Now you know how to survive prison in terms of your safety, you need to learn how to survive mentally. How do you cope with the fact that you will be away from your family and friends for months or years? How do you pass the time and keep your mind occupied so you aren't running head-miles? Here are a few tips that I found personally helpful.

Remind yourself of the positives

Serving a prison sentence is pretty shit, I get it, but remember that it's not the worst thing that can happen to you. Even if you are sentenced to 10 years non-parole period, which is an incredibly long time, think of some scenarios that could be worse. For example, you could have lost your family in an accident, or you could have been diagnosed with a terminal illness. I can think of many worse scenarios but they are not nice to write about, but I'm sure you could come up with some too. Remember the positives, which will differ for each individual. For example, you may be grateful for your health, or that you are at a jail that has quite nice facilities, or that you have met some great people in jail, or that you can spend some time learning a new skill, such as guitar. Keeping a positive mind is the best way to get through jail.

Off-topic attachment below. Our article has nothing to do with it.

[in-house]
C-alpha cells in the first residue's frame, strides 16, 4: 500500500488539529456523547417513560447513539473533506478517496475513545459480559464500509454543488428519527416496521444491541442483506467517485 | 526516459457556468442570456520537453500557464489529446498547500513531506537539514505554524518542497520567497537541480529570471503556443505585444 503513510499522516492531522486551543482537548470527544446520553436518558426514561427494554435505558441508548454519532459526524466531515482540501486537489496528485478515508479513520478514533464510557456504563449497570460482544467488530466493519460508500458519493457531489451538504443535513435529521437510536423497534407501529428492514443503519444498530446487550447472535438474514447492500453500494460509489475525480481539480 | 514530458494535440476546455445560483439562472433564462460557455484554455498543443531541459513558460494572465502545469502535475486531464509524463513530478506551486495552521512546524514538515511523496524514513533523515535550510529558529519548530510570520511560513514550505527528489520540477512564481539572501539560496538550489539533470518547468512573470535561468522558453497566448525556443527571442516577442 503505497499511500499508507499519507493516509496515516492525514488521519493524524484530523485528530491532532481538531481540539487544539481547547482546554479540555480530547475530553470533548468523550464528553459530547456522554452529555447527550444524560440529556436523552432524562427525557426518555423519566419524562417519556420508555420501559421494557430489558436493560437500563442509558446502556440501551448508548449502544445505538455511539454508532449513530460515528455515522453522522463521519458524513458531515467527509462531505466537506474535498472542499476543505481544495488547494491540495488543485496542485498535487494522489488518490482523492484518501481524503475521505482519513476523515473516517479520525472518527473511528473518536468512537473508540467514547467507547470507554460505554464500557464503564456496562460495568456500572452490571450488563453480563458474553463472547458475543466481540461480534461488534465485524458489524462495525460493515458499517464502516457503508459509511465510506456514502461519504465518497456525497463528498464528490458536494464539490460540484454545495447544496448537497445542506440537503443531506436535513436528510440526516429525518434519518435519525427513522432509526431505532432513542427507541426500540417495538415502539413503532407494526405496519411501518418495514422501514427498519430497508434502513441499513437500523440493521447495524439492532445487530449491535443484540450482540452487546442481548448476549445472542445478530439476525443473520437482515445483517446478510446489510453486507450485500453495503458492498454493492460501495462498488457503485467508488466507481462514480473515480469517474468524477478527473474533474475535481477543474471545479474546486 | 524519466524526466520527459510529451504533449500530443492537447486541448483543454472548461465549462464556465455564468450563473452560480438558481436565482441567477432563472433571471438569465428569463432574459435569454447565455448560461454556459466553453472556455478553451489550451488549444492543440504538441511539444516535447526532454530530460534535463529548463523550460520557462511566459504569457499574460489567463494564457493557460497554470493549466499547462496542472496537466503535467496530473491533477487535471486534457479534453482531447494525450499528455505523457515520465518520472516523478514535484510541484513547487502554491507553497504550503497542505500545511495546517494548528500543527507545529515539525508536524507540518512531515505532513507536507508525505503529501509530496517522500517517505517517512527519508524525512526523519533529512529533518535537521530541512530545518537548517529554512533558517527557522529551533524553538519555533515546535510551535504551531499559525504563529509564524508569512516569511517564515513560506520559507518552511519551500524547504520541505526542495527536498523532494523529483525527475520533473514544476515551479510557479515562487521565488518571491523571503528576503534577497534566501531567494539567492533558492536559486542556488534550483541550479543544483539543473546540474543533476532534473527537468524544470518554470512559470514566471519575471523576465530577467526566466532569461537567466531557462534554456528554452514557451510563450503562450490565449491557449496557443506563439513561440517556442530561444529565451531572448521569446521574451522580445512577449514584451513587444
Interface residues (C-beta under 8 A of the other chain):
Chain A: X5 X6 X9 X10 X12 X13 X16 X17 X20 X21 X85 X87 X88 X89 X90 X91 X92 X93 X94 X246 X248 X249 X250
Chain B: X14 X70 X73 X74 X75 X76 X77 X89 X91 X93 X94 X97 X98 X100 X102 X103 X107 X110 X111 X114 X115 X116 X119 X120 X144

Keep yourself busy with a job

When you have nothing to do, that's when the day drags on, and you start thinking about all the possibilities "What if I didn't do that", or "If only I said that". You will drive yourself crazy if you dwell on the past and what can't be changed. The best way to get through your sentence is by keeping busy. When you are working, the days fly by, and it also gives you a little bit of money that you can use to buy food or make phone calls. At maxo jails, you can try and get a job as a sweeper, and in some minimum security farm jails, they're working jails so everyone has to work. Your time will fly once you are working and have a good routine.